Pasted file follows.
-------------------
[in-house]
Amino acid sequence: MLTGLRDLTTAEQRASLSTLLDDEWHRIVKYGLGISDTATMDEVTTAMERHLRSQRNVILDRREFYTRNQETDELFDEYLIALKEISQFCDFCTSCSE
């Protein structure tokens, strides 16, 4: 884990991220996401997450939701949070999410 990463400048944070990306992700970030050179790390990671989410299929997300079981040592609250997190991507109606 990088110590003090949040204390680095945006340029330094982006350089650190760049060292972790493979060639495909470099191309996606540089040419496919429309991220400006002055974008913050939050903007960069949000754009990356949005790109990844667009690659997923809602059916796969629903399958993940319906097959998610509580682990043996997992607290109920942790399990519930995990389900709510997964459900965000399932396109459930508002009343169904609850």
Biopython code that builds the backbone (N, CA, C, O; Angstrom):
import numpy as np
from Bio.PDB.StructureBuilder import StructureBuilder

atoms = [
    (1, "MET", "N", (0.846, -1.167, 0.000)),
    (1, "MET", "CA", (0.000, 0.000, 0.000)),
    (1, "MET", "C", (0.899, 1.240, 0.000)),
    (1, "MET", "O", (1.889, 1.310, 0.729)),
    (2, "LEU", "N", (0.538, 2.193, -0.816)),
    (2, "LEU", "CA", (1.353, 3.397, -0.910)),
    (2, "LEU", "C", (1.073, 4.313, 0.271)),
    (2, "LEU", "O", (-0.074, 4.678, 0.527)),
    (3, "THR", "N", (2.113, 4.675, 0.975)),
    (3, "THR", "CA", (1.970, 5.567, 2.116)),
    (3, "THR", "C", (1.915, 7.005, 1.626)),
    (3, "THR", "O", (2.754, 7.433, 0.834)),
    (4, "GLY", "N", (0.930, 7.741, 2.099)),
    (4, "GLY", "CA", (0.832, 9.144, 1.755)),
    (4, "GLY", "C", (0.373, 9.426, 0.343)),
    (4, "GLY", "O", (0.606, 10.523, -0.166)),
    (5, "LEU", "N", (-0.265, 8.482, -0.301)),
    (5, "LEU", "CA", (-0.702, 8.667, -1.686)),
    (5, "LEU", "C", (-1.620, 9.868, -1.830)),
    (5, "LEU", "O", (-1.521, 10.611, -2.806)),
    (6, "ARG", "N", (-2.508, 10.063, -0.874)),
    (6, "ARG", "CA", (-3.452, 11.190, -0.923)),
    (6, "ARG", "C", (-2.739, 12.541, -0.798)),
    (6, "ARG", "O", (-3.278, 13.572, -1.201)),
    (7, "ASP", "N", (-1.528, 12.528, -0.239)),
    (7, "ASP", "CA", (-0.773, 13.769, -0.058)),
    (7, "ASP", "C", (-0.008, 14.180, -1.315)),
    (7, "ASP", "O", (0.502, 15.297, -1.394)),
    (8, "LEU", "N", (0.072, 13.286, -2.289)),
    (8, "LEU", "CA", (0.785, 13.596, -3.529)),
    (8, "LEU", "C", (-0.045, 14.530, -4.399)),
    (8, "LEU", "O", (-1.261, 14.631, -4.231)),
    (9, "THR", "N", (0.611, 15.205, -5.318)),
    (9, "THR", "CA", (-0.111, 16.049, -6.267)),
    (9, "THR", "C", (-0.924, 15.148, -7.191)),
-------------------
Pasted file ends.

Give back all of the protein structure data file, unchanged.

[in-house]
Amino acid sequence: MLTGLRDLTTAEQRASLSTLLDDEWHRIVKYGLGISDTATMDEVTTAMERHLRSQRNVILDRREFYTRNQETDELFDEYLIALKEISQFCDFCTSCSE
């Protein structure tokens, strides 16, 4: 884990991220996401997450939701949070999410 990463400048944070990306992700970030050179790390990671989410299929997300079981040592609250997190991507109606 990088110590003090949040204390680095945006340029330094982006350089650190760049060292972790493979060639495909470099191309996606540089040419496919429309991220400006002055974008913050939050903007960069949000754009990356949005790109990844667009690659997923809602059916796969629903399958993940319906097959998610509580682990043996997992607290109920942790399990519930995990389900709510997964459900965000399932396109459930508002009343169904609850």
Biopython code that builds the backbone (N, CA, C, O; Angstrom):
import numpy as np
from Bio.PDB.StructureBuilder import StructureBuilder

atoms = [
    (1, "MET", "N", (0.846, -1.167, 0.000)),
    (1, "MET", "CA", (0.000, 0.000, 0.000)),
    (1, "MET", "C", (0.899, 1.240, 0.000)),
    (1, "MET", "O", (1.889, 1.310, 0.729)),
    (2, "LEU", "N", (0.538, 2.193, -0.816)),
    (2, "LEU", "CA", (1.353, 3.397, -0.910)),
    (2, "LEU", "C", (1.073, 4.313, 0.271)),
    (2, "LEU", "O", (-0.074, 4.678, 0.527)),
    (3, "THR", "N", (2.113, 4.675, 0.975)),
    (3, "THR", "CA", (1.970, 5.567, 2.116)),
    (3, "THR", "C", (1.915, 7.005, 1.626)),
    (3, "THR", "O", (2.754, 7.433, 0.834)),
    (4, "GLY", "N", (0.930, 7.741, 2.099)),
    (4, "GLY", "CA", (0.832, 9.144, 1.755)),
    (4, "GLY", "C", (0.373, 9.426, 0.343)),
    (4, "GLY", "O", (0.606, 10.523, -0.166)),
    (5, "LEU", "N", (-0.265, 8.482, -0.301)),
    (5, "LEU", "CA", (-0.702, 8.667, -1.686)),
    (5, "LEU", "C", (-1.620, 9.868, -1.830)),
    (5, "LEU", "O", (-1.521, 10.611, -2.806)),
    (6, "ARG", "N", (-2.508, 10.063, -0.874)),
    (6, "ARG", "CA", (-3.452, 11.190, -0.923)),
    (6, "ARG", "C", (-2.739, 12.541, -0.798)),
    (6, "ARG", "O", (-3.278, 13.572, -1.201)),
    (7, "ASP", "N", (-1.528, 12.528, -0.239)),
    (7, "ASP", "CA", (-0.773, 13.769, -0.058)),
    (7, "ASP", "C", (-0.008, 14.180, -1.315)),
    (7, "ASP", "O", (0.502, 15.297, -1.394)),
    (8, "LEU", "N", (0.072, 13.286, -2.289)),
    (8, "LEU", "CA", (0.785, 13.596, -3.529)),
    (8, "LEU", "C", (-0.045, 14.530, -4.399)),
    (8, "LEU", "O", (-1.261, 14.631, -4.231)),
    (9, "THR", "N", (0.611, 15.205, -5.318)),
    (9, "THR", "CA", (-0.111, 16.049, -6.267)),
    (9, "THR", "C", (-0.924, 15.148, -7.191)),